Installing an Enterprise Nucleus Server

The documentation below focuses on installing and configuring an Enterprise Nucleus Server using Ubuntu 22.04 LTS.

For additional information, please refer to the before you begin page and the in-line documentation contained within the nucleus-stack.env file (included within the installation artifacts.)

Obtaining the Enterprise Nucleus Server Docker Files

After your order for Omniverse Enterprise licenses has been processed, you will receive an order confirmation message from NVIDIA. This confirmation contains information needed to log in and download the required Omniverse Enterprise software from the NVIDIA Licensing Portal.

Downloading the Enterprise Nucleus Server Package

From the NVIDIA Licensing portal, click SOFTWARE DOWNLOADS, then set product family to Omniverse Enterprise. Locate the latest Omniverse Enterprise Nucleus package and click Download.


Docker Installation


After your Ubuntu 22.04 server is installed, log into it. Aligning with best practices, ensure it is fully patched with the latest security updates before proceeding. Before installing Docker, make sure that the following helper utilities are installed using the following command:

sudo apt-get install apt-transport-https ca-certificates curl gnupg lsb-release

Installing Docker

Nucleus 2023.2.0 and above

As of the publishing date of this document, Docker 20 is the recommended version for the successful deployment of an Enterprise Nucleus Server. This version also includes Docker Compose as a built-in module and no longer requires additional software to be installed. This document will be updated as newer versions of Docker are validated and approved.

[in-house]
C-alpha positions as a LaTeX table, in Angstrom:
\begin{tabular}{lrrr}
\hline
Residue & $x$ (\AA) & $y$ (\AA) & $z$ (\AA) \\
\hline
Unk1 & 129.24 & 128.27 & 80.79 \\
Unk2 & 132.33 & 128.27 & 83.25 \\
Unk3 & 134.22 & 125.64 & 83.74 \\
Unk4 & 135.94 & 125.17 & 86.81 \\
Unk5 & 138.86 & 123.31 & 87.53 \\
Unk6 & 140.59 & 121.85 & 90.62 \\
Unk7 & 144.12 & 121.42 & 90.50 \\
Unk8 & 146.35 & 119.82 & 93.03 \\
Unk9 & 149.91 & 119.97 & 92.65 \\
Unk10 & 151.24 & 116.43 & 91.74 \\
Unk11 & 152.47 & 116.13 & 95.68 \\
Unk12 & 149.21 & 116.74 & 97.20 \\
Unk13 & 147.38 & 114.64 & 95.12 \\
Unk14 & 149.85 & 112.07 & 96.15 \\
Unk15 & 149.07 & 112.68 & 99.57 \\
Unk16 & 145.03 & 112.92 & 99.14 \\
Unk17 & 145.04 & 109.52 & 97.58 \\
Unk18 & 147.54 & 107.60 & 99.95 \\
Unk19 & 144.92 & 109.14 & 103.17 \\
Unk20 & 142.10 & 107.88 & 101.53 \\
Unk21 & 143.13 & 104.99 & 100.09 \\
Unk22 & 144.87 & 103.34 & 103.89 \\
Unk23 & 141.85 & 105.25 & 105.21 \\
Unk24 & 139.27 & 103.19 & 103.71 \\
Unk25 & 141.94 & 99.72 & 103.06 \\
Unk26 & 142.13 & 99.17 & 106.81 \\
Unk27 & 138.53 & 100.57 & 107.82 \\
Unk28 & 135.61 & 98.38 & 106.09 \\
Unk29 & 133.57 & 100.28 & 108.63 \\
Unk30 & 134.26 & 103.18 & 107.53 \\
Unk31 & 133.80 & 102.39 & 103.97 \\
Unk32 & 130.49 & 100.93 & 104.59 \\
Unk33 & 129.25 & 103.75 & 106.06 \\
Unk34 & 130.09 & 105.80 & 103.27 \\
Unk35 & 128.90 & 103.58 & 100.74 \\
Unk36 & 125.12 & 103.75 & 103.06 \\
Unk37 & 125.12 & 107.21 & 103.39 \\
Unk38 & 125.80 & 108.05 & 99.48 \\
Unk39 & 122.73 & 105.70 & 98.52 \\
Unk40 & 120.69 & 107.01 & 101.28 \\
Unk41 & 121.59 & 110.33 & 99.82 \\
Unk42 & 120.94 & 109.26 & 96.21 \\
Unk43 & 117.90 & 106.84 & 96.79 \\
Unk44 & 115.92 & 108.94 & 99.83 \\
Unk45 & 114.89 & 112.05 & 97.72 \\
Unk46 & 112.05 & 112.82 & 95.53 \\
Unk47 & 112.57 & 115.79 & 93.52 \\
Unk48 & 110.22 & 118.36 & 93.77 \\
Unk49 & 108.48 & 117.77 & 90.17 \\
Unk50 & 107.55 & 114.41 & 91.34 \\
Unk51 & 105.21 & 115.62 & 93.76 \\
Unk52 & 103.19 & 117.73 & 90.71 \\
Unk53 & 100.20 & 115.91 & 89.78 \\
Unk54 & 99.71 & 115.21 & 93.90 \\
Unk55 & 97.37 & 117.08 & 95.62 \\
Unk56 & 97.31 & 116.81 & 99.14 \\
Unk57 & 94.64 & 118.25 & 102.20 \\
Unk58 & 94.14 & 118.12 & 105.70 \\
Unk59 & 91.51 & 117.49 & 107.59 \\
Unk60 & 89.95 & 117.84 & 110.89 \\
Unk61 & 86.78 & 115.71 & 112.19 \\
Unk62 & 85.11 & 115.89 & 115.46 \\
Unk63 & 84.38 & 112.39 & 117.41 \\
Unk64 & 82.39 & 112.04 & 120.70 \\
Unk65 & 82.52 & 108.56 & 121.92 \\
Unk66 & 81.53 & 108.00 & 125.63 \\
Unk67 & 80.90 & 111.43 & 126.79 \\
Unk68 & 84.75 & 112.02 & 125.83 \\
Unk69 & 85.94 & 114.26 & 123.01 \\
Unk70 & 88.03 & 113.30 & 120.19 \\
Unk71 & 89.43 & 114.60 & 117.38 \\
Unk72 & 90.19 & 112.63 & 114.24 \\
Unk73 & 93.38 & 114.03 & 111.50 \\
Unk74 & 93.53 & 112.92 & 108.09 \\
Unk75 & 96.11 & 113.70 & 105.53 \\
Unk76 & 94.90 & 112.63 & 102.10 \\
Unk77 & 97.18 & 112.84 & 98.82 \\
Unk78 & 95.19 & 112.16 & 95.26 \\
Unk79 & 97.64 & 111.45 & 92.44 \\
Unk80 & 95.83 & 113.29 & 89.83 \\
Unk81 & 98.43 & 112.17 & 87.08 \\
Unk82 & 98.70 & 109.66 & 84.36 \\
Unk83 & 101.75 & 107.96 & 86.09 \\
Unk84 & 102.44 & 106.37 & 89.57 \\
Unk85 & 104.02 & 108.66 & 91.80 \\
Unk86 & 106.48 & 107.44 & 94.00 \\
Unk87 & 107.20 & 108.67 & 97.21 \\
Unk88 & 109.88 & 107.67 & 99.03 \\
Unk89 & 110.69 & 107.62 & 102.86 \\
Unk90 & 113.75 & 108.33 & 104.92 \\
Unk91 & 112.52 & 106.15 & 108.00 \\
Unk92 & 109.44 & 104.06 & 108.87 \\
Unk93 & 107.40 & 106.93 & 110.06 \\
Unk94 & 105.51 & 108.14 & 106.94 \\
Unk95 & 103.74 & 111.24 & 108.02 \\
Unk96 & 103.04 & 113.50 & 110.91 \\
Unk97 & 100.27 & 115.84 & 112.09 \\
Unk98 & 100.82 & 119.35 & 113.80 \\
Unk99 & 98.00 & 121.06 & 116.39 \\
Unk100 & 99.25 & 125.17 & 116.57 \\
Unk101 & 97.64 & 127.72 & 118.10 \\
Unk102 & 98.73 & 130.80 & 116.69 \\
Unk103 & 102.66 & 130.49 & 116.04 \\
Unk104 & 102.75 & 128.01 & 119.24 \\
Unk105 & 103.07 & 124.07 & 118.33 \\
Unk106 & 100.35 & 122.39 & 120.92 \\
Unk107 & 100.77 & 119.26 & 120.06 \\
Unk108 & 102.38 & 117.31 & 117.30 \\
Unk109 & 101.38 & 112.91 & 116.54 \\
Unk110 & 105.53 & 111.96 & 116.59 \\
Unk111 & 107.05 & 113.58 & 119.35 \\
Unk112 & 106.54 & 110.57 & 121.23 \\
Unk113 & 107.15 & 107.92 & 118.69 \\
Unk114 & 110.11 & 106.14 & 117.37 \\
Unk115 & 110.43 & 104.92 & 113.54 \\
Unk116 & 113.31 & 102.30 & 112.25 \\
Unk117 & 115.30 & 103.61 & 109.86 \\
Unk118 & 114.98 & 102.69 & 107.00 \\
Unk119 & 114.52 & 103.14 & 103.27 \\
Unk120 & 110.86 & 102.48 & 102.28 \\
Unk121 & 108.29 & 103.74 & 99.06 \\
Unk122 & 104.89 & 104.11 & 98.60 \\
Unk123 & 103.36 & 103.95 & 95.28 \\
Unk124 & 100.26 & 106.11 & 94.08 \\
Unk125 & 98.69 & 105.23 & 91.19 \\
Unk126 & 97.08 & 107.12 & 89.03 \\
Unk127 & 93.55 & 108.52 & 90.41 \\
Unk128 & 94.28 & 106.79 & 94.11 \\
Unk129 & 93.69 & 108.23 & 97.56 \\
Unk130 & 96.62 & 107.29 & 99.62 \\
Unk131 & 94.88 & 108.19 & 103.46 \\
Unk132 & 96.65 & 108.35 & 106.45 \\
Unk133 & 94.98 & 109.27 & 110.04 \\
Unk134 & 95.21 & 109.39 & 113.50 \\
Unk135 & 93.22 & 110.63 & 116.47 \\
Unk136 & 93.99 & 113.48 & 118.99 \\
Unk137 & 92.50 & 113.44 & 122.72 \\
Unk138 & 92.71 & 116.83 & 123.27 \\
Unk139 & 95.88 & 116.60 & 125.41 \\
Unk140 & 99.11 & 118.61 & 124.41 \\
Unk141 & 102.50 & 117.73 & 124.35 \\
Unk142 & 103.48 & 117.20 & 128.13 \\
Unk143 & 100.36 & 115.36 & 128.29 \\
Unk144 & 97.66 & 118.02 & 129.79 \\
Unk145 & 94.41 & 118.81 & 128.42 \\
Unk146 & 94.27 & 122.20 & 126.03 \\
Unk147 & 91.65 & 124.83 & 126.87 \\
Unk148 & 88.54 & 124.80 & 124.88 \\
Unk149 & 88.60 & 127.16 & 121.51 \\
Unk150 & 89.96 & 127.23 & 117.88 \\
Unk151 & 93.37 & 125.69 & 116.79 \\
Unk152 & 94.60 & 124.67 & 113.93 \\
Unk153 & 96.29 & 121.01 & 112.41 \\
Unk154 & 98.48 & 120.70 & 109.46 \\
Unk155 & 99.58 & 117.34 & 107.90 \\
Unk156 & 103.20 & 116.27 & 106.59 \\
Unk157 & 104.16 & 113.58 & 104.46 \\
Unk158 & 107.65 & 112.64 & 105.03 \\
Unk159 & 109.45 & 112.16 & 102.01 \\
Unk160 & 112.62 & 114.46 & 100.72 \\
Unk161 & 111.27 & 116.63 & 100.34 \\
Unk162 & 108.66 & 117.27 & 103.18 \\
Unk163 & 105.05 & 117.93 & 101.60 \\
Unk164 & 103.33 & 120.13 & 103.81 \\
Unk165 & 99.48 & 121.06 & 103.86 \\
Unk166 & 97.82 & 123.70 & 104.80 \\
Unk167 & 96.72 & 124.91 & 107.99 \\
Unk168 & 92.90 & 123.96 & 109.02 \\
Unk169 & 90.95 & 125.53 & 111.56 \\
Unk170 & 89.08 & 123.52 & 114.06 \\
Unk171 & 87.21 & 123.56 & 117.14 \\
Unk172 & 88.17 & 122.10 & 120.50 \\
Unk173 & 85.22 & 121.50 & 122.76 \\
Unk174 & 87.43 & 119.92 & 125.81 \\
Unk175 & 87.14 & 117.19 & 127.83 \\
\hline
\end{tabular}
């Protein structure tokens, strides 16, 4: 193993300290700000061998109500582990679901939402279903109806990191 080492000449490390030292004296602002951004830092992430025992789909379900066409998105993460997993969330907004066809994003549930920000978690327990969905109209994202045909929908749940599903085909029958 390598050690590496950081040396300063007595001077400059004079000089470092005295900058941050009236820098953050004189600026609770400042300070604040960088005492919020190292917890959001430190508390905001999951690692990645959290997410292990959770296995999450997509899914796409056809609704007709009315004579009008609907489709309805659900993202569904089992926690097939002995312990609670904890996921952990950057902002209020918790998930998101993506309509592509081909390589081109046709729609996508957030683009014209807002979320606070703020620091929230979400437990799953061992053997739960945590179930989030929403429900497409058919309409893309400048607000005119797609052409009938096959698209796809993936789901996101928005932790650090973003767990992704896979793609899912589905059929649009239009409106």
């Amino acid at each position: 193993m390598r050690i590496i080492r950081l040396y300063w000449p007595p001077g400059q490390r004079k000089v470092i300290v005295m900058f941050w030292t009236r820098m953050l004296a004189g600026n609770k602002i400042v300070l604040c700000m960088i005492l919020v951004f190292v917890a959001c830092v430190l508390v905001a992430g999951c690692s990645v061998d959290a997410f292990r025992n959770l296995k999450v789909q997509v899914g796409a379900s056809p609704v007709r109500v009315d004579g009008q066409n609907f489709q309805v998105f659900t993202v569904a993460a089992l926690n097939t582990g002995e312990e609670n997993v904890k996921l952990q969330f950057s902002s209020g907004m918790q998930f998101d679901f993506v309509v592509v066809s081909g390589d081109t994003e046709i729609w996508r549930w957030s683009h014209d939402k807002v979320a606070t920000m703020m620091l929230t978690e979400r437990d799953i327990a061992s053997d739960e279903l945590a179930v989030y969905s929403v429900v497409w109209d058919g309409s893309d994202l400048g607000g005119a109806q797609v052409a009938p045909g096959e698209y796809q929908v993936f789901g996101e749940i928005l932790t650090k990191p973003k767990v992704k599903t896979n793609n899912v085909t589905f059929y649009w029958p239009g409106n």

To install Docker on your server, follow these steps:

  1. Run the following commands which add the proper Docker repositories:

sudo mkdir -p /etc/apt/keyrings
sudo curl -fsSL | sudo gpg --dearmor -o /etc/apt/keyrings/docker.gpg
  1. The following command which will add the Docker repository to your apt sources file:

sudo echo \
"deb [arch=$(dpkg --print-architecture) signed-by=/etc/apt/keyrings/docker.gpg] \
$(lsb_release -cs) stable" | sudo tee /etc/apt/sources.list.d/docker.list > /dev/null
  1. Next, run the following command to update all your local apt repositories:

sudo apt-get update
  1. Run the following command to display a list of available Docker versions within the repository. As noted above, the recommended version of Docker is version 20. The latest version of Docker 20 as of this writing is 20.10.24.

sudo apt-cache madison docker-ce | awk '{ print $3 }'
  1. To install the recommended version of Docker, run the following commands:

sudo apt-get install docker-ce=$VERSION_STRING docker-ce-cli=$VERSION_STRING docker-compose-plugin
  1. To confirm Docker and the correct version is installed, run the following command

docker --version

The expected output is: (This may slightly differ on your system.)

Docker version 20.10.24, build 297e128

Enterprise Nucleus Server Installation

Unpacking software and creating directory structures

  1. Copy the latest nucleus-stack (.tar.gz) package to a local temporary directory (e.g., /tmp) on your server.

  2. Enter the temporary directory:

cd /tmp
  1. Create an install directory (Recommended location: /opt/ove):

sudo mkdir /opt/ove
  1. Extract the nucleus-stack package to your install directory:

sudo tar xzvf nucleus-stack-2023.1.0+mr-26.gitlab.10291385.4b569c9f.tar.gz -C /opt/ove --strip-components=1


The name of the nucleus-stack package downloaded may differ depending on the latest product version available.

The following structure will now be within the /opt/ove directory:

drwxr-xr-x 7 root root  112 Nov  1 18:32 .
drwxr-xr-x 7 root root   98 Nov  1 18:31 ..
-rw-rw-rw- 1 root root 2450 Oct 31 05:06
-rw-r--r-- 1 root root   52 Oct 31 05:06 VERSION
drwxr-xr-x 6 root root  328 Nov  2 22:16 base_stack
drwxr-xr-x 3 root root   67 Nov  1 18:32 navigator
drwxr-xr-x 2 root root   39 Nov  1 18:32 ssl